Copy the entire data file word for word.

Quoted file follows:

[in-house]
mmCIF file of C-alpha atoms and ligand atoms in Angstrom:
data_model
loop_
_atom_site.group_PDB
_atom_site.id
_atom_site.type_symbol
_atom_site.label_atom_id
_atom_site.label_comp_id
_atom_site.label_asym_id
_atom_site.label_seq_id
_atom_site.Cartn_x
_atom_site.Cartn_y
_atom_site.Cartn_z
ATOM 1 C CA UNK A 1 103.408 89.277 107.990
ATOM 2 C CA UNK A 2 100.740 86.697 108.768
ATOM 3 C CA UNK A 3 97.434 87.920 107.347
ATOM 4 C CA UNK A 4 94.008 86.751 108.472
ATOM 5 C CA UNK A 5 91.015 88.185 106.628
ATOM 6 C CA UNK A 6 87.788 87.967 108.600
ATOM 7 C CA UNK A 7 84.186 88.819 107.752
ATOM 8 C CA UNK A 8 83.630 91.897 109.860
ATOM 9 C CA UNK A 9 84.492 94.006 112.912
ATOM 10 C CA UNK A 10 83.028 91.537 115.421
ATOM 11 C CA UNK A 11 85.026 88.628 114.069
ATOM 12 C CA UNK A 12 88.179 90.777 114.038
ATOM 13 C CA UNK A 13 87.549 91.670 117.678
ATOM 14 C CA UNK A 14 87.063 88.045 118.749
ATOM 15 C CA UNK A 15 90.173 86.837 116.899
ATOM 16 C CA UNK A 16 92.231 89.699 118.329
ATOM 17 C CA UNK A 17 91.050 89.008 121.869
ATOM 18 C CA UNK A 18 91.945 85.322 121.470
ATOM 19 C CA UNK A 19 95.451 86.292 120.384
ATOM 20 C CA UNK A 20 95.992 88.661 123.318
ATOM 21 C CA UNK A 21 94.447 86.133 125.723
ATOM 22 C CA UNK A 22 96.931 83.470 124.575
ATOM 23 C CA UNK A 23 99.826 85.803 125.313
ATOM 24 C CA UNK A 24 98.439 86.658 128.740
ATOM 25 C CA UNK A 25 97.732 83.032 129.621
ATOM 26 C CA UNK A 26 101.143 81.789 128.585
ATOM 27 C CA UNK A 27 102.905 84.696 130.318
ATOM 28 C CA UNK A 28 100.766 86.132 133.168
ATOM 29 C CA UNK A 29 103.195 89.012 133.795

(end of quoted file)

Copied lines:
[in-house]
mmCIF file of C-alpha atoms and ligand atoms in Angstrom:
data_model
loop_
_atom_site.group_PDB
_atom_site.id
_atom_site.type_symbol
_atom_site.label_atom_id
_atom_site.label_comp_id
_atom_site.label_asym_id
_atom_site.label_seq_id
_atom_site.Cartn_x
_atom_site.Cartn_y
_atom_site.Cartn_z
ATOM 1 C CA UNK A 1 103.408 89.277 107.990
ATOM 2 C CA UNK A 2 100.740 86.697 108.768
ATOM 3 C CA UNK A 3 97.434 87.920 107.347
ATOM 4 C CA UNK A 4 94.008 86.751 108.472
ATOM 5 C CA UNK A 5 91.015 88.185 106.628
ATOM 6 C CA UNK A 6 87.788 87.967 108.600
ATOM 7 C CA UNK A 7 84.186 88.819 107.752
ATOM 8 C CA UNK A 8 83.630 91.897 109.860
ATOM 9 C CA UNK A 9 84.492 94.006 112.912
ATOM 10 C CA UNK A 10 83.028 91.537 115.421
ATOM 11 C CA UNK A 11 85.026 88.628 114.069
ATOM 12 C CA UNK A 12 88.179 90.777 114.038
ATOM 13 C CA UNK A 13 87.549 91.670 117.678
ATOM 14 C CA UNK A 14 87.063 88.045 118.749
ATOM 15 C CA UNK A 15 90.173 86.837 116.899
ATOM 16 C CA UNK A 16 92.231 89.699 118.329
ATOM 17 C CA UNK A 17 91.050 89.008 121.869
ATOM 18 C CA UNK A 18 91.945 85.322 121.470
ATOM 19 C CA UNK A 19 95.451 86.292 120.384
ATOM 20 C CA UNK A 20 95.992 88.661 123.318
ATOM 21 C CA UNK A 21 94.447 86.133 125.723
ATOM 22 C CA UNK A 22 96.931 83.470 124.575
ATOM 23 C CA UNK A 23 99.826 85.803 125.313
ATOM 24 C CA UNK A 24 98.439 86.658 128.740
ATOM 25 C CA UNK A 25 97.732 83.032 129.621
ATOM 26 C CA UNK A 26 101.143 81.789 128.585
ATOM 27 C CA UNK A 27 102.905 84.696 130.318
ATOM 28 C CA UNK A 28 100.766 86.132 133.168
ATOM 29 C CA UNK A 29 103.195 89.012 133.795